Linux - SoftwareThis forum is for Software issues.
Having a problem installing a new program? Want to know which application is best for the job? Post your question in this forum.
Welcome to LinuxQuestions.org, a friendly and active Linux Community.
You are currently viewing LQ as a guest. By joining our community you will have the ability to post topics, receive our newsletter, use the advanced search, subscribe to threads and access many other special features. Registration is quick, simple and absolutely free. Join our community today!
Note that registered members see fewer ads, and ContentLink is completely disabled once you log in.
If you have any problems with the registration process or your account login, please contact us. If you need to reset your password, click here.
Having a problem logging in? Please visit this page to clear all LQ-related cookies.
Introduction to Linux - A Hands on Guide
This guide was created as an overview of the Linux Operating System, geared toward new users as an exploration tour and getting started guide, with exercises at the end of each chapter.
For more advanced trainees it can be a desktop reference, and a collection of the base knowledge needed to proceed with system and network administration. This book contains many real life examples derived from the author's experience as a Linux system and network administrator, trainer and consultant. They hope these examples will help you to get a better understanding of the Linux system and that you feel encouraged to try out things on your own.
Click Here to receive this Complete Guide absolutely free.
First hard disk, first partition: Windows XP Pro
First hard disk, second partition: Linux (RH9)
Second hard disk, only partition: Windows 2000
Using GRUB, I have no problems booting Linux and Windows XP. However, I found the Microsoft will not boot Windows unless it's on "disk 0" the first hard disk. A little more research and I found that a work-around is to get into Linux and interact with grub to remap the disks. But that's not really a fix, it's just a work-around, like I already mentioned.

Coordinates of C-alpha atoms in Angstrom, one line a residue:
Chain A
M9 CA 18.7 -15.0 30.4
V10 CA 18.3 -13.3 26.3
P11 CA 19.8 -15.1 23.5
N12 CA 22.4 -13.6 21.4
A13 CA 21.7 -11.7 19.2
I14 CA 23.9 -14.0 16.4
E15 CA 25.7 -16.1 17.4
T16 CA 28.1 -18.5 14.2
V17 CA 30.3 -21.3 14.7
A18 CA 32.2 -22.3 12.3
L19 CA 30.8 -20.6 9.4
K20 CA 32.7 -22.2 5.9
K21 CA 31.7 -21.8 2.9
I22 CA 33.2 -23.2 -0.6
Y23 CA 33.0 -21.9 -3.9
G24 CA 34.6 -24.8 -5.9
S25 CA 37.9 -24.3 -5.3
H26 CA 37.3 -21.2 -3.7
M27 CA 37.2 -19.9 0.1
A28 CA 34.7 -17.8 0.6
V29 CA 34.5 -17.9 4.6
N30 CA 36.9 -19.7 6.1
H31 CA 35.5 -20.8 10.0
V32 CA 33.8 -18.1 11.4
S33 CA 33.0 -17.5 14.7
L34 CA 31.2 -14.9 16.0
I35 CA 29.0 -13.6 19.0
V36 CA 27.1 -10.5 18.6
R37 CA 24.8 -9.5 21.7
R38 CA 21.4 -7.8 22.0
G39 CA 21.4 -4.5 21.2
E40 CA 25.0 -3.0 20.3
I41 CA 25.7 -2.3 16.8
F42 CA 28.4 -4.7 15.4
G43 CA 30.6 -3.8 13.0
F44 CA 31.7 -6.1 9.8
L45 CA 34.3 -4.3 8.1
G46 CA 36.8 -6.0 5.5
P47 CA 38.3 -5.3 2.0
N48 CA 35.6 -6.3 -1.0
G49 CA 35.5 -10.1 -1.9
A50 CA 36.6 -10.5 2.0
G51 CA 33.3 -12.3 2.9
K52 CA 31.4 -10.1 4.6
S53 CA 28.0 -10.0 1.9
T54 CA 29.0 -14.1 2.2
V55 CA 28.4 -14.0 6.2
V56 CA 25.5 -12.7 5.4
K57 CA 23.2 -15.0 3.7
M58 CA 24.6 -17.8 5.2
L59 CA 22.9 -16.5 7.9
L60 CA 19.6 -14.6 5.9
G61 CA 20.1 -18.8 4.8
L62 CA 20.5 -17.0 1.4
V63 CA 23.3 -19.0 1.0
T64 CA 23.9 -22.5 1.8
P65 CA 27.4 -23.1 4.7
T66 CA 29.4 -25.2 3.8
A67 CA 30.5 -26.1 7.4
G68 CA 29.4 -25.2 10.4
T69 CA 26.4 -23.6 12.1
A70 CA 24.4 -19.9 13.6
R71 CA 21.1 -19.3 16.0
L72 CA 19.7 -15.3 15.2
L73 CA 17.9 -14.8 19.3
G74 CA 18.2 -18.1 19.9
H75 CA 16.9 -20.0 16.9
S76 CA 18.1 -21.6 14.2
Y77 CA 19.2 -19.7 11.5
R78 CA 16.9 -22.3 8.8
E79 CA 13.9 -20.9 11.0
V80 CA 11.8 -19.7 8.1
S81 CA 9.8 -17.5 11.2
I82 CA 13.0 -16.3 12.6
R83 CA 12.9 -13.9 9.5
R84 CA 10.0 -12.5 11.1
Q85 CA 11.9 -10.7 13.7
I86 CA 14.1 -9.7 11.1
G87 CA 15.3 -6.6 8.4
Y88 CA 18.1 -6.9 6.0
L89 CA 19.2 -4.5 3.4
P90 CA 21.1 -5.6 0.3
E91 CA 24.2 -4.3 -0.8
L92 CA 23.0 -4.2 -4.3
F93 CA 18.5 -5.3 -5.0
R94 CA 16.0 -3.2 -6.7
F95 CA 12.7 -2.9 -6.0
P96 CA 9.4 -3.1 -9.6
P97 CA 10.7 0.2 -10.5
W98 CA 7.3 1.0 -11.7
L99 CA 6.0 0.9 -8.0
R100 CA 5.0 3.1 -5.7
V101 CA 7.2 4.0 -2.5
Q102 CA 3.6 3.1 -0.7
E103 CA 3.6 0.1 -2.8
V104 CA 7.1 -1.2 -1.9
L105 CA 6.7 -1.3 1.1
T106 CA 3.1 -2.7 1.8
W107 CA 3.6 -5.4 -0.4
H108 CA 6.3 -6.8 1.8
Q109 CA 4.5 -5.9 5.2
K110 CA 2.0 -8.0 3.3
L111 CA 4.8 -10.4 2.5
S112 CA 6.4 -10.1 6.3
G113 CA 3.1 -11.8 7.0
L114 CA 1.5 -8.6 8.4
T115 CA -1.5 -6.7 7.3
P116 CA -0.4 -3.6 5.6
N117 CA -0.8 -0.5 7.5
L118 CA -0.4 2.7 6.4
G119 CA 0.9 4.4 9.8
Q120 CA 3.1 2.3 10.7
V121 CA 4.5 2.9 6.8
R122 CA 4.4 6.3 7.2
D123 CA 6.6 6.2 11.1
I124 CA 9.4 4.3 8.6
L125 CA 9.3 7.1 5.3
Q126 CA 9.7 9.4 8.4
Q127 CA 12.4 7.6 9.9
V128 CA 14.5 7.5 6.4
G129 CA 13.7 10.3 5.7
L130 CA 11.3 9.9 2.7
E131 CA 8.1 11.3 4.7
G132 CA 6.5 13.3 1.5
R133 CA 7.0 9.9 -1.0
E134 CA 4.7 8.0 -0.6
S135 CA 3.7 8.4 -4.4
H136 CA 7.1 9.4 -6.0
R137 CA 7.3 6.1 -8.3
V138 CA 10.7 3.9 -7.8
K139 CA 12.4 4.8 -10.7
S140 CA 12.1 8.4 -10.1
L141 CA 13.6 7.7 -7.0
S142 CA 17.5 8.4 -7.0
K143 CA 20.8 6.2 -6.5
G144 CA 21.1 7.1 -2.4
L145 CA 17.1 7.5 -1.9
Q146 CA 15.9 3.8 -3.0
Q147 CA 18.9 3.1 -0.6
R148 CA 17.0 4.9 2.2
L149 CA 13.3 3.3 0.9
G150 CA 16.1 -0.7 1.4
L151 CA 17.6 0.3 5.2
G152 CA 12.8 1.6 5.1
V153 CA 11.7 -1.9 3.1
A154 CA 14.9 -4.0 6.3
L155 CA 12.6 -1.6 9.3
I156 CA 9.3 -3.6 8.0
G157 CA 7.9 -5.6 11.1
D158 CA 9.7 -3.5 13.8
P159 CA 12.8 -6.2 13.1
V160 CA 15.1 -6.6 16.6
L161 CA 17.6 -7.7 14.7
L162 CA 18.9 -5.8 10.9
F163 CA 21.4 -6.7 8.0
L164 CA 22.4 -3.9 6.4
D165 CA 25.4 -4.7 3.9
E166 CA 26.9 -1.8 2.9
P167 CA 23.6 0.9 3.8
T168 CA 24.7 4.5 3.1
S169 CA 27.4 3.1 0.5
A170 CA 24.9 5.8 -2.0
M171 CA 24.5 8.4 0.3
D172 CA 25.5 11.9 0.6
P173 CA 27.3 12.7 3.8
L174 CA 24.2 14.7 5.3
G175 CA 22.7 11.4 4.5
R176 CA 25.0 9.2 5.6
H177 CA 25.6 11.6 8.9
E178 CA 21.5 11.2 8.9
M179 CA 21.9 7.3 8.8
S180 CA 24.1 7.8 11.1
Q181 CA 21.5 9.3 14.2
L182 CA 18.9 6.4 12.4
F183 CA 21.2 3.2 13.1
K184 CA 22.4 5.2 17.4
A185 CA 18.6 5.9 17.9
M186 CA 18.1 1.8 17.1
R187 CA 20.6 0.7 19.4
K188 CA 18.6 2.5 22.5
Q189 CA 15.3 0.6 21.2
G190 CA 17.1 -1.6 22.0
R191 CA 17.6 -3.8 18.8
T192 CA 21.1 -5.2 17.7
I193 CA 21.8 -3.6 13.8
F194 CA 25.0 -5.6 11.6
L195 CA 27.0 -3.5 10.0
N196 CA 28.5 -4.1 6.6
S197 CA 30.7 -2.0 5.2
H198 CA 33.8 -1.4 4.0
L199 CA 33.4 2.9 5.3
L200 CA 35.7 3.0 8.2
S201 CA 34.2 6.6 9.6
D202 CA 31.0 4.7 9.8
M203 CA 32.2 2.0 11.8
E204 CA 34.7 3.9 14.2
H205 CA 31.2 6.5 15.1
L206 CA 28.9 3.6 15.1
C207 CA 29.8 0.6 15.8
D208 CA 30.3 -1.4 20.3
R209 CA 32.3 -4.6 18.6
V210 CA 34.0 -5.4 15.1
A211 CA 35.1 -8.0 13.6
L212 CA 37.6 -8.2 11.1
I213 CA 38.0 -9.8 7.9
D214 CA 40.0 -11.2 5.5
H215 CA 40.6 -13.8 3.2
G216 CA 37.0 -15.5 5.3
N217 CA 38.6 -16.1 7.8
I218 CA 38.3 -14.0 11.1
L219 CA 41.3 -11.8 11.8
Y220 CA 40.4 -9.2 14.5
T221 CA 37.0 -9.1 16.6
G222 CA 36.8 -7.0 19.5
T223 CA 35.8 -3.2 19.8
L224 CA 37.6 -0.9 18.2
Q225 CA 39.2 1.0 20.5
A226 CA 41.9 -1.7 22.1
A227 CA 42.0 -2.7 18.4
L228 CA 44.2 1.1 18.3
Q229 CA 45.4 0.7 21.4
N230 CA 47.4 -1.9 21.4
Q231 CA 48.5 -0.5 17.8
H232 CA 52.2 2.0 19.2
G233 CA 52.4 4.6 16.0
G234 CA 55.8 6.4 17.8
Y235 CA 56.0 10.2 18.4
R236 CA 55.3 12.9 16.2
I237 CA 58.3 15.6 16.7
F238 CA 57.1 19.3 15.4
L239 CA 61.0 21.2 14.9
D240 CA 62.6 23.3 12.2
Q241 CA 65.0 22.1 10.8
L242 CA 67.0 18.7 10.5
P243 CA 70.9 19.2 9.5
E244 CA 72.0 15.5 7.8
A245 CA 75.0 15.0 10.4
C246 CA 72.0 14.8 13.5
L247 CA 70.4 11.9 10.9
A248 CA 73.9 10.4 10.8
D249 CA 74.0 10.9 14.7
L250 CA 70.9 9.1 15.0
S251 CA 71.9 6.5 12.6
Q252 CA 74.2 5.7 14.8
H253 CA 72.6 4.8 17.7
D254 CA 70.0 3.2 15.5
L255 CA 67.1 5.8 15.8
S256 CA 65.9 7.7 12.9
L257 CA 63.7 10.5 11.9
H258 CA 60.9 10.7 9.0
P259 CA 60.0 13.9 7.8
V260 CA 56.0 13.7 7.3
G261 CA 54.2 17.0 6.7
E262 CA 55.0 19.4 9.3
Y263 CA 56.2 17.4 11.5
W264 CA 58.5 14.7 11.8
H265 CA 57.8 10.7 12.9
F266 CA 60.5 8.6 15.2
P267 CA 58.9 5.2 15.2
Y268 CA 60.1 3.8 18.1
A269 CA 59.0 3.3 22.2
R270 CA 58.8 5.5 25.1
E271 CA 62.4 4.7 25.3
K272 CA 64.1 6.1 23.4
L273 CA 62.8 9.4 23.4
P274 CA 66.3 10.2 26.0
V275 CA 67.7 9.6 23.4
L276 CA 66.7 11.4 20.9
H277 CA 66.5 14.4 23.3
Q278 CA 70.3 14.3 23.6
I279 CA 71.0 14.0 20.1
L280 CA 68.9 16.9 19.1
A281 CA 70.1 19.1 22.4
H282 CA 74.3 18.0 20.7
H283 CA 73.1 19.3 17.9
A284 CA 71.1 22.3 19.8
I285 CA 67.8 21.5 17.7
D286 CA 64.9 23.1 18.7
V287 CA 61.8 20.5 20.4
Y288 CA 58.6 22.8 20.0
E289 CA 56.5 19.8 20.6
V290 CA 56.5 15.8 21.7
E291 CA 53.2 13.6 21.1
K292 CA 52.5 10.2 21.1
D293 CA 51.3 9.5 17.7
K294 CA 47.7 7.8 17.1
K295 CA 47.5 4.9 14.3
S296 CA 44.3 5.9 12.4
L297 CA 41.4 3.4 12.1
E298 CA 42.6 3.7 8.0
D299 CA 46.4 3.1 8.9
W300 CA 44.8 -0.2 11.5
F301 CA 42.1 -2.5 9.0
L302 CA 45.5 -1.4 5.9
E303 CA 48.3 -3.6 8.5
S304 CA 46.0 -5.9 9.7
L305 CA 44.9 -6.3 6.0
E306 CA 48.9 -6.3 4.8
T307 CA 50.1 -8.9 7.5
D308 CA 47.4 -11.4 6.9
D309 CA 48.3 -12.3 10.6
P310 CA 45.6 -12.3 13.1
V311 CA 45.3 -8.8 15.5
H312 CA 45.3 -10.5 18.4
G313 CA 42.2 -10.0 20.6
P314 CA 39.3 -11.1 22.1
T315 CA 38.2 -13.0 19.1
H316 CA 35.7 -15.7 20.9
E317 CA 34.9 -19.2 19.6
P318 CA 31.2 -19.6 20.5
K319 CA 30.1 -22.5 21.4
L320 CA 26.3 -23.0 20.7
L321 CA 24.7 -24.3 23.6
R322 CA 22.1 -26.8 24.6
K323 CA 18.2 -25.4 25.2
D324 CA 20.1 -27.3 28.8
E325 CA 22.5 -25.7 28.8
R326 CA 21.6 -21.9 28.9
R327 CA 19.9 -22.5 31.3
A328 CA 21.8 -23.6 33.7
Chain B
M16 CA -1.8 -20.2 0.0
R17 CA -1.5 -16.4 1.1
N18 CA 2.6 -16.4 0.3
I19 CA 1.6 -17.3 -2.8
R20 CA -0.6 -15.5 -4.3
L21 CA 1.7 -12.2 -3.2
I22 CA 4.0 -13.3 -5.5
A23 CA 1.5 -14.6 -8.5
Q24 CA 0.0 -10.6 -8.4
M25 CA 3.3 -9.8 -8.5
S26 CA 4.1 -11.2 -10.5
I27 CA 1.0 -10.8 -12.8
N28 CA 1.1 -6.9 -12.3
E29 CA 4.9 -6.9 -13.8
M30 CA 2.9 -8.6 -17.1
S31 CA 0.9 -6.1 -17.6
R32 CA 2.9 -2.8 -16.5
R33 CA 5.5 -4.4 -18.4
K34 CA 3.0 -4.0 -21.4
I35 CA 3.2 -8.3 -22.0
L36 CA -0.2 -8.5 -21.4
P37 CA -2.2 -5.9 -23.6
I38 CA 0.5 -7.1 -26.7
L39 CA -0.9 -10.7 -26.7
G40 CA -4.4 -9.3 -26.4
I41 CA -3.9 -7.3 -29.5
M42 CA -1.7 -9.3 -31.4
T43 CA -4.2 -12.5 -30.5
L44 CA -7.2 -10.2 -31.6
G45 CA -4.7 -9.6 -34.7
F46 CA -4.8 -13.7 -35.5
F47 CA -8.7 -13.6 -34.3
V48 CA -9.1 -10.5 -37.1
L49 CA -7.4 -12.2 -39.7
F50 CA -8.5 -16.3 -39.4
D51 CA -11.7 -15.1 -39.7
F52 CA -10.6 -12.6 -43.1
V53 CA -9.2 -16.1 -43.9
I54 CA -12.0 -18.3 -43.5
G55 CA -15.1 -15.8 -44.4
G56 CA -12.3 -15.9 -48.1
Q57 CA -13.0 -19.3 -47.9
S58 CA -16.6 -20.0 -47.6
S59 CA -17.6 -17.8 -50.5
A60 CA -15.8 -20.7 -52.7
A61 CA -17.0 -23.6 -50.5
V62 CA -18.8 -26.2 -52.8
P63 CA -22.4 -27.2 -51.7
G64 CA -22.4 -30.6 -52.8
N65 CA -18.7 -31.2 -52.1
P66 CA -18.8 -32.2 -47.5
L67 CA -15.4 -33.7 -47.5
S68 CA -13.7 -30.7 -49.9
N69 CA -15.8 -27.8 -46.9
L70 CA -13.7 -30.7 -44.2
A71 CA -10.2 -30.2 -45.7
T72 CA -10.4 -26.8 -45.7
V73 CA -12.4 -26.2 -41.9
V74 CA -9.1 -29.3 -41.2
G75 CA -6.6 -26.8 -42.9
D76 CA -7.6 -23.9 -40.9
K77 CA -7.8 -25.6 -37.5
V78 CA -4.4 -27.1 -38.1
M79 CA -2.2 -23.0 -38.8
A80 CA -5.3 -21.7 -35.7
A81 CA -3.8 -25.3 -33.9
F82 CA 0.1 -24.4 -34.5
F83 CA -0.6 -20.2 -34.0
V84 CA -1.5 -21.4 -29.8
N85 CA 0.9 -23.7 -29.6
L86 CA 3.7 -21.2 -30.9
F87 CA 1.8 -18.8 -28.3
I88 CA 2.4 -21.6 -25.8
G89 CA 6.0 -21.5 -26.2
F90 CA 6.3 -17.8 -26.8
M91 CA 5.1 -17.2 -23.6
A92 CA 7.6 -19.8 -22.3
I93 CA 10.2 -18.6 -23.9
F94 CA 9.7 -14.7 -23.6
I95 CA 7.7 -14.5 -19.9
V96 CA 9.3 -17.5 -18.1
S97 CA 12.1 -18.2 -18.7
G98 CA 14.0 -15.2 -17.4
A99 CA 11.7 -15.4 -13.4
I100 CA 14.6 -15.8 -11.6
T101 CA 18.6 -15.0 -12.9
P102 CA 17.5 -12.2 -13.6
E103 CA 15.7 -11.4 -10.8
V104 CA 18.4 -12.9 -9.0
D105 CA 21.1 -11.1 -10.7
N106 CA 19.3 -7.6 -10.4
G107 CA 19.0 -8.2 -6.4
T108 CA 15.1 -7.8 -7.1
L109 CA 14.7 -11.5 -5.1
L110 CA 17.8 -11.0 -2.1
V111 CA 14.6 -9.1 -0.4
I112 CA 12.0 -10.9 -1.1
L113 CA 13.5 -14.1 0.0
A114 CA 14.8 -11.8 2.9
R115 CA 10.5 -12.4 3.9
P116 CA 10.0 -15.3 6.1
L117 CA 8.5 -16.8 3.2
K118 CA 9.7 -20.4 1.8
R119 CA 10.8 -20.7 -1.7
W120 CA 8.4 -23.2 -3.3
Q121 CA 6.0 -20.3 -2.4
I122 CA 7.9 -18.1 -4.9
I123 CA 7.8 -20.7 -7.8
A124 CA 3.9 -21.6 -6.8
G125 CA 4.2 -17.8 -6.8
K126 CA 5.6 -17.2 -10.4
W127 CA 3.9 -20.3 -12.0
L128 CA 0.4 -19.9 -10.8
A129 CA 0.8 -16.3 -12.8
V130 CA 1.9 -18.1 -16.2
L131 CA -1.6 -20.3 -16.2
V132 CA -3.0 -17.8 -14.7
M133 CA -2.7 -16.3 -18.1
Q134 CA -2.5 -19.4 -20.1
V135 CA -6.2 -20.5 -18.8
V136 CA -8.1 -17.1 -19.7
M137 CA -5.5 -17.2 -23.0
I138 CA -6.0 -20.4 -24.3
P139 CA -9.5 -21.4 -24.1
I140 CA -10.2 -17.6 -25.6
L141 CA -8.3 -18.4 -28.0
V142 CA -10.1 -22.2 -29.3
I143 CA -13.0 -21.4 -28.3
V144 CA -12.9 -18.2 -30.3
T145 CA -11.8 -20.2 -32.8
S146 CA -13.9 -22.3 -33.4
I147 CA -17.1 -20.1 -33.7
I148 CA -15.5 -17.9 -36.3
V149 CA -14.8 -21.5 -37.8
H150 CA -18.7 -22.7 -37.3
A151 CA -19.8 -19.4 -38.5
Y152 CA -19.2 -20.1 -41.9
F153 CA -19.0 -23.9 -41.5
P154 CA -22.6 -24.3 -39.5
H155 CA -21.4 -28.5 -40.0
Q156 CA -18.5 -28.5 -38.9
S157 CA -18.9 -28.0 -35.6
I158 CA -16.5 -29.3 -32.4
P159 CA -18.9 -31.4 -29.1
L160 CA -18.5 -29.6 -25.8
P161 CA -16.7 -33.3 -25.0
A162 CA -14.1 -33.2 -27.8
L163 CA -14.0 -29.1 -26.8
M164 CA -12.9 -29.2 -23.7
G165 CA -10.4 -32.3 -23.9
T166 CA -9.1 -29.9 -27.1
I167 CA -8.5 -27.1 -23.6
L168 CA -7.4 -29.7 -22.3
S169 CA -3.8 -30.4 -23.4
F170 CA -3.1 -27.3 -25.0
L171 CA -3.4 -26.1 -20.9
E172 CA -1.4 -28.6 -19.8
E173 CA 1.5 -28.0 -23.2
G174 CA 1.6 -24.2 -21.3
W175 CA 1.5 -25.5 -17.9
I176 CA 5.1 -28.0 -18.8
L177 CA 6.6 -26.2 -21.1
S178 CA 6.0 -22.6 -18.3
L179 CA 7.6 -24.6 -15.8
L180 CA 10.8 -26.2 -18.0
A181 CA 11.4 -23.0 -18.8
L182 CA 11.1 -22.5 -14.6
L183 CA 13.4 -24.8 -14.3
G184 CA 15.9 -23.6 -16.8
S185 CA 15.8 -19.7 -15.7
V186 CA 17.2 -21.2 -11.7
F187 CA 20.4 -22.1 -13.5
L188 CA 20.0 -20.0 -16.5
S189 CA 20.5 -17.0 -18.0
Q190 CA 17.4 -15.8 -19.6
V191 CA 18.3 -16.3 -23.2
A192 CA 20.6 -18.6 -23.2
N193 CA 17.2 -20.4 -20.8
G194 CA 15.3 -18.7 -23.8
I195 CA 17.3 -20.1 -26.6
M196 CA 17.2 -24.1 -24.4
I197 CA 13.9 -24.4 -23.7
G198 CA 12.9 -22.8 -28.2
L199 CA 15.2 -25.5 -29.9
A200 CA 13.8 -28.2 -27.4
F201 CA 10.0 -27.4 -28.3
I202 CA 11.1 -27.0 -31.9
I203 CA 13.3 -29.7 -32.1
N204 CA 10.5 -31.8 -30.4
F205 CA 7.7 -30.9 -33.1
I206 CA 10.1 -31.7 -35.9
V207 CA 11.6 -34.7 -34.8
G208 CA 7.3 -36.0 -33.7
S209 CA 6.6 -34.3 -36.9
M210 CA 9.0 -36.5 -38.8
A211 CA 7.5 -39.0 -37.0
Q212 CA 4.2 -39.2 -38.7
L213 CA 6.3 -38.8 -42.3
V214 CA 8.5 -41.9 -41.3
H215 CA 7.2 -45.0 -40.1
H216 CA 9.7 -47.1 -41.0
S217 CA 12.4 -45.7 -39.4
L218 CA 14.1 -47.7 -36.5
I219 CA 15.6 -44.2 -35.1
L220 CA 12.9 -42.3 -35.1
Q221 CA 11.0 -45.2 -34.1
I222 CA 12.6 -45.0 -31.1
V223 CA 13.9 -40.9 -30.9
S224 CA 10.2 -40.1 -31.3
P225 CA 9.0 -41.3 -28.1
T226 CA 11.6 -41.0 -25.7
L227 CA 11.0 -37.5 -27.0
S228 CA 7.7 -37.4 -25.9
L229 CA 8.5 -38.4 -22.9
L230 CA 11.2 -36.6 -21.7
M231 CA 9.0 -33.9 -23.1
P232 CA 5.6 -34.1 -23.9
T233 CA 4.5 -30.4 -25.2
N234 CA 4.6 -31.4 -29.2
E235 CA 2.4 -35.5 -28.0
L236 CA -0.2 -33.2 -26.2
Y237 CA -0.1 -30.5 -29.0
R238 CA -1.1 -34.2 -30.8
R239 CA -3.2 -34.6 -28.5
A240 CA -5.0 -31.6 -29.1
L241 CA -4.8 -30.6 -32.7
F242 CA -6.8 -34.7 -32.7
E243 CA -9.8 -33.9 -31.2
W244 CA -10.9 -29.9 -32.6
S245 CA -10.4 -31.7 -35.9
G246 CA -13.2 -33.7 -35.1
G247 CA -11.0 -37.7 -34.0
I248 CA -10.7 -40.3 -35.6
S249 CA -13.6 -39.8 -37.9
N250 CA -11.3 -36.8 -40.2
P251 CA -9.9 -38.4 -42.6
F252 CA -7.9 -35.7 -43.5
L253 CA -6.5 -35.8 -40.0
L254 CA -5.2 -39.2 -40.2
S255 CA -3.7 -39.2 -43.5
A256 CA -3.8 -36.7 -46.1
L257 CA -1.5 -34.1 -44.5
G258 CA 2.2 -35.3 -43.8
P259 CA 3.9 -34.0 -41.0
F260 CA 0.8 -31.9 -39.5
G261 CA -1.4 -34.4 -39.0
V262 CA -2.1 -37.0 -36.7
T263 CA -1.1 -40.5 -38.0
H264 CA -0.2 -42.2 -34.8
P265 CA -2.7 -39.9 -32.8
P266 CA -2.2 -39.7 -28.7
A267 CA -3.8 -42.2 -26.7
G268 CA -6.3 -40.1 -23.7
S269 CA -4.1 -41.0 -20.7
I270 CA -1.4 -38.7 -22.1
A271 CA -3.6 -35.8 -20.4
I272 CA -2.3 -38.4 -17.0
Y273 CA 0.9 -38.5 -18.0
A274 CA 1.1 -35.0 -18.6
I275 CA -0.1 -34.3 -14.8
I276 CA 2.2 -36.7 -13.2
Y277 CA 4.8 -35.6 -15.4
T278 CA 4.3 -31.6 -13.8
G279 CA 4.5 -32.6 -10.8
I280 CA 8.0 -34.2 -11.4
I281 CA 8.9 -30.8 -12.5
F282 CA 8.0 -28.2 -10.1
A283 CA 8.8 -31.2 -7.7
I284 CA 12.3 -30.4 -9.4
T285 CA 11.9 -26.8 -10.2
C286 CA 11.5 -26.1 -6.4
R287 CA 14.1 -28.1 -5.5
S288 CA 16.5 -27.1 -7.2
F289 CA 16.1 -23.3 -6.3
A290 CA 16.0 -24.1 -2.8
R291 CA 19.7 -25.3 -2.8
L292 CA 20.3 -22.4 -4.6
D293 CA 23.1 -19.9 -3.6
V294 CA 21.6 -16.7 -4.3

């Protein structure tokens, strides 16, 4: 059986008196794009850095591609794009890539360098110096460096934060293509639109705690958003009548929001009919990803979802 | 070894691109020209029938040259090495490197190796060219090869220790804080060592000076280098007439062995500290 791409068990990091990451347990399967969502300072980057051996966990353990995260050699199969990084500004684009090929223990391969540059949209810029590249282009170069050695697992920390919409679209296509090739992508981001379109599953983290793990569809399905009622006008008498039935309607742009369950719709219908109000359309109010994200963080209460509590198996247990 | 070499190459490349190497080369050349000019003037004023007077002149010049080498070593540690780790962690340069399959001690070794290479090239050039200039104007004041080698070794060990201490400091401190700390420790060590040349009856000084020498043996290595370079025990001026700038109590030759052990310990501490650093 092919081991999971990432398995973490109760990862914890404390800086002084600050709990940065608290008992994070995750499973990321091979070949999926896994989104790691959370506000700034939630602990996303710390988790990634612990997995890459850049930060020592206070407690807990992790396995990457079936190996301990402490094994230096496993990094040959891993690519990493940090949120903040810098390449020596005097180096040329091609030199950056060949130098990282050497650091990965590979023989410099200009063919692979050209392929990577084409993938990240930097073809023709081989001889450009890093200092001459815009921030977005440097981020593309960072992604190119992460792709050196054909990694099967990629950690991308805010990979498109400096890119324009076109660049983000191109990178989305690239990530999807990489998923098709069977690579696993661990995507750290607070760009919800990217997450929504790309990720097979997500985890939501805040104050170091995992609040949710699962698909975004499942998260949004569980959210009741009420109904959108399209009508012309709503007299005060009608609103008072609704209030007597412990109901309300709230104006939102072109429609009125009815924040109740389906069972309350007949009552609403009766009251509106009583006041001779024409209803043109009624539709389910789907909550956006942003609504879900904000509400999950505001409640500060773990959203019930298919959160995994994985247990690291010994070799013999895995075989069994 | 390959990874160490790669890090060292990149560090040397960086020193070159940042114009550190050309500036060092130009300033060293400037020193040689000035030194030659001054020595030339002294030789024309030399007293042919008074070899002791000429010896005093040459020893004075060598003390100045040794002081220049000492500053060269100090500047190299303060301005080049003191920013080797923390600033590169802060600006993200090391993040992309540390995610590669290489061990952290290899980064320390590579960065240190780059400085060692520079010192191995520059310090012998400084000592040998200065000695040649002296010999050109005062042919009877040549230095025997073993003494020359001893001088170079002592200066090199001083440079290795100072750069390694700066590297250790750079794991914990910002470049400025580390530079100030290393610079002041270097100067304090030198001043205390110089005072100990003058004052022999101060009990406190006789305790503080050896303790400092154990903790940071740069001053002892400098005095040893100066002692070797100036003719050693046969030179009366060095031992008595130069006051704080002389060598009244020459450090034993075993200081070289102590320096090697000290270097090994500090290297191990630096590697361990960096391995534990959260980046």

So, is there a way I can reliably boot any of the three operating systems at any time without executing a series of commands, like the "map" commands in grub?
Do you have something against the map command? The reason why they put it in is OS's like Windows don't like to behave in certain situations. Using the map commands in grub you CAN reliably boot any number of OS's from any place on any disk.
I guess I just don't see how it makes any bit of difference how you map the locations of the drives so long as it works.
you should be able to add those to grub under the entry for win2000
another solution (definitely not the best one) is to get linux on the second hard disk and put windows on the first
*edit: you can use something like norton ghost to do it, or just bzip your linux partition (specifically /home), install windows over your current linux partition and then create some new ext3 partitions on the second disk in which you can install linux and extract /home
you may also be able to play with the bios, but that would also still require having to issue some some command each time you wanted to boot a different disk
Last edited by TheOneAndOnlySM; 03-09-2004 at 06:55 PM.
There was a time I had Win2K, Win98, QNX, BeOS and Linux all happily coexisting across 2 hard disks. I think the QNX bootloader gave me the choice of QNX, BeOS, Linux and Windows and then the Windows menu let me choose the flavour of that.